Valentina Bertozzi, Daniel Durkin, Isabelle Ringnes

Facebook Case Study, Media Ethics 2012


    “Trust is the cornerstone of our business,”

proclaims Sheryl Sandberg, Facebook’s confident COO, to a skeptical Charlie Rose in an October 2012 interview. This particular interview addresses several questionable tactics employed by Facebook, most notably as they relate to advertising revenue and sourcing information from users. The interview introduces an even more interesting set of questions about Facebook’s relationship to users. As their user base expands, so does the potential for more revenue.

    With one billion monthly active users, it's no surprise that Facebook has changed its advertising tactics. Facebook has quickly grown from a college student’s experiment to a multi-billion dollar enterprise that has ignited a social revolution. During Facebook’s infancy, the user was required to to have a college e-mail address to join the inclusive social network initially targeted to ivy leaguers. Soon enough, everyone was able to join and the floodgates opened up wide. Facebook Executives and Mark Zuckerberg saw an opportunity for vast marketing opportunities. After years of experimentation and website overhauls, Facebook is still perfecting their business model and advertising practices.

    As long as Facebook remains a free service, their advertisements will keep them afloat. Facebook’s unique advantage is that they hold the key for optimum advertising; they know their audience, what they like, where they shop, what they eat, when they watch TV and when they volunteer. Facebook then transforms this data through a detailed algorithm and can custom-tailor advertisements to suit a user’s exact interests.  Some users are understandably upset at this apparent invasion of privacy and Facebook’s lack of corporate transparency. As Facebook’s audience grows every day, it is unclear whether their tactics will see any changes in the foreseeable future. The three-way conflict between Facebook’s Privacy Policy, the Individual User and the Advertisers is a potentially damaging infringement of its massive user base’s personal information that could arguably be more helpful than it appears.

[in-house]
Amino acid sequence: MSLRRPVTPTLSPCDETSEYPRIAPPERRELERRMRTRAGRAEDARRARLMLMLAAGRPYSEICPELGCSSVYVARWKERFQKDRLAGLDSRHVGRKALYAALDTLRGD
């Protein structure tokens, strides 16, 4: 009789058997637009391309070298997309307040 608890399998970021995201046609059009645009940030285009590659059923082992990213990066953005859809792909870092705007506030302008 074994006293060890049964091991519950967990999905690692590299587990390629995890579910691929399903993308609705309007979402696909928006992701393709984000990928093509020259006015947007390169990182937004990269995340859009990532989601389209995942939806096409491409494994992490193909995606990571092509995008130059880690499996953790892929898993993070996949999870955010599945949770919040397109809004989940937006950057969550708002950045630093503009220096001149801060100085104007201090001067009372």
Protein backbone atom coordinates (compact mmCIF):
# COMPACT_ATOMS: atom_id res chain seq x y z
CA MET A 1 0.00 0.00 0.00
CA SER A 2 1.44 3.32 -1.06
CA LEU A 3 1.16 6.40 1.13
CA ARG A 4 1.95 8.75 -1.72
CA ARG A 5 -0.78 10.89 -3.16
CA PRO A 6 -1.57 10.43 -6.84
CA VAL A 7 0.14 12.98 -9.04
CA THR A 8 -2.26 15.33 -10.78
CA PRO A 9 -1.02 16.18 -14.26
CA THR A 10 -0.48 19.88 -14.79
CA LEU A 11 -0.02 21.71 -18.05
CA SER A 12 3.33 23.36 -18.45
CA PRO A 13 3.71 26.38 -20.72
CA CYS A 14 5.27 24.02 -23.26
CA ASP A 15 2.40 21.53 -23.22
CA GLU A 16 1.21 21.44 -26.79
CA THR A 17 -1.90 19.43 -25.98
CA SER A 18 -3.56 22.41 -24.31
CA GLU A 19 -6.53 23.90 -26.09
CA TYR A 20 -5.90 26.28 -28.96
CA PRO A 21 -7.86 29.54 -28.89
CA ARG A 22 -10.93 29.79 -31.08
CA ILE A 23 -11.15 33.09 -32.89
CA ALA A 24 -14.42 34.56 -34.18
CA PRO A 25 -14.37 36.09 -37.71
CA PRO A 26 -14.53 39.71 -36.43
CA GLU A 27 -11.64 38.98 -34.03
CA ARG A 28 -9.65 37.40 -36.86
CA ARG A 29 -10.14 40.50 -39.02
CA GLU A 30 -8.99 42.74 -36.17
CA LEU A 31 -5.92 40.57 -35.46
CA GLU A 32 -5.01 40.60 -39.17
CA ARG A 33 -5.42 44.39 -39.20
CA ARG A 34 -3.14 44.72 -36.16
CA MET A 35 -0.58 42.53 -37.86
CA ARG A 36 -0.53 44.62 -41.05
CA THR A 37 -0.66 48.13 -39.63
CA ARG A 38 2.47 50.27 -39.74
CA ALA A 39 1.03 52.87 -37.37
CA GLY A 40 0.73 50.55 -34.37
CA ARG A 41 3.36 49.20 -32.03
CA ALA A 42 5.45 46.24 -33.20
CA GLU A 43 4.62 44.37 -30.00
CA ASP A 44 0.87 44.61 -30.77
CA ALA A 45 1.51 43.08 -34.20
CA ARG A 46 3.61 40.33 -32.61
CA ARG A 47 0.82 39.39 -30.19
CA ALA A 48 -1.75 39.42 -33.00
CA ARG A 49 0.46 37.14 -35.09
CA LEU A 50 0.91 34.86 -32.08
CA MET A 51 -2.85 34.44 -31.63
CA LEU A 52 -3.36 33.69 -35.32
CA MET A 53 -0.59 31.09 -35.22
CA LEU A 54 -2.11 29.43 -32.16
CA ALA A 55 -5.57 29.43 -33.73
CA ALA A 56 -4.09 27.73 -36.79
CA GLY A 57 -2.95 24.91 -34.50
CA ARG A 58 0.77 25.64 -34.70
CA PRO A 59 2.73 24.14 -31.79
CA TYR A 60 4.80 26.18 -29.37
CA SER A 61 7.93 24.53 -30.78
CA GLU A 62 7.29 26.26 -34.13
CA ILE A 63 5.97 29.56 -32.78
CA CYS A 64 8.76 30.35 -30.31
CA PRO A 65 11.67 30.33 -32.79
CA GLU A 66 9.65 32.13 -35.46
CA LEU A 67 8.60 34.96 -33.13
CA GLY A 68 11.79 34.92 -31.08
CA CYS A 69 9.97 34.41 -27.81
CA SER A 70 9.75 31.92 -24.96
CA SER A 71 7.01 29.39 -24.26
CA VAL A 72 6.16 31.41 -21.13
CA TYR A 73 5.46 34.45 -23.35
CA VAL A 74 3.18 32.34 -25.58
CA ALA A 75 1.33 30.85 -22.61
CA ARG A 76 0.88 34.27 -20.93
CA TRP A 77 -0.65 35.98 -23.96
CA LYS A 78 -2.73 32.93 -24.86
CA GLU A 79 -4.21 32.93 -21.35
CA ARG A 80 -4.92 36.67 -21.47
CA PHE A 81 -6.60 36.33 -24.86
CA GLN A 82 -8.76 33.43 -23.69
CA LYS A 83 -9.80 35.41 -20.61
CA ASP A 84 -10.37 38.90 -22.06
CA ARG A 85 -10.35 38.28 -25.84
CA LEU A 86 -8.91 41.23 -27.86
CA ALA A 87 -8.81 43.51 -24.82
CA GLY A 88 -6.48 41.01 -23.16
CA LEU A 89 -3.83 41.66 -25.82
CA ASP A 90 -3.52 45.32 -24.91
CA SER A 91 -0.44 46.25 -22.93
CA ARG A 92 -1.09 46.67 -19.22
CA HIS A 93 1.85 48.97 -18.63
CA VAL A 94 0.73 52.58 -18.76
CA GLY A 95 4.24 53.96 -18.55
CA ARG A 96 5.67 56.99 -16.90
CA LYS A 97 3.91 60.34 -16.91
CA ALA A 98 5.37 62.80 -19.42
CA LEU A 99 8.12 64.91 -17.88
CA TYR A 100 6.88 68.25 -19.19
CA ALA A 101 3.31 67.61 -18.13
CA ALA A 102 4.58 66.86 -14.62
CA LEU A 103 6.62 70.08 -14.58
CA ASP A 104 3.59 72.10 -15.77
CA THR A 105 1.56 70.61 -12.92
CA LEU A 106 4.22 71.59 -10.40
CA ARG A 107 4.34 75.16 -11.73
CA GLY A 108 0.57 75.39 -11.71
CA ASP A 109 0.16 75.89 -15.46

Facebook, Inc: How “private” is private?

    As a fairly young corporation, Facebook has experienced a roller coaster ride of changes and adaptations in its infantile state. More surprisingly, Facebook has repeatedly changed its privacy policy as it pleases and has rarely given the public advance notice. Users are typically resistant to changes, often threatening to boycott the site in their status updates. Yet, they continue to log in every day and eventually accept the inevitable change. Despite public announcements (usually via e-mail), some users remain unaware of Facebook's ever-changing landscape and continue to decry Facebook's somewhat questionable practices.

    Advertisers are now privy to every user's information. For them, Facebook is a resource to get to the root of a product or service’s audience. They can observe trends and conversations in real time and custom-tailor their ads to provide the best user experience possible. From the other end of the spectrum, this practice continues to feel invasive and unwelcome for some users. At its core, Facebook attempts to do what’s best for the user when they consider their interface design. At the end of the day, however, they must now also please their share holders and prove that the social revolution is a profitable one.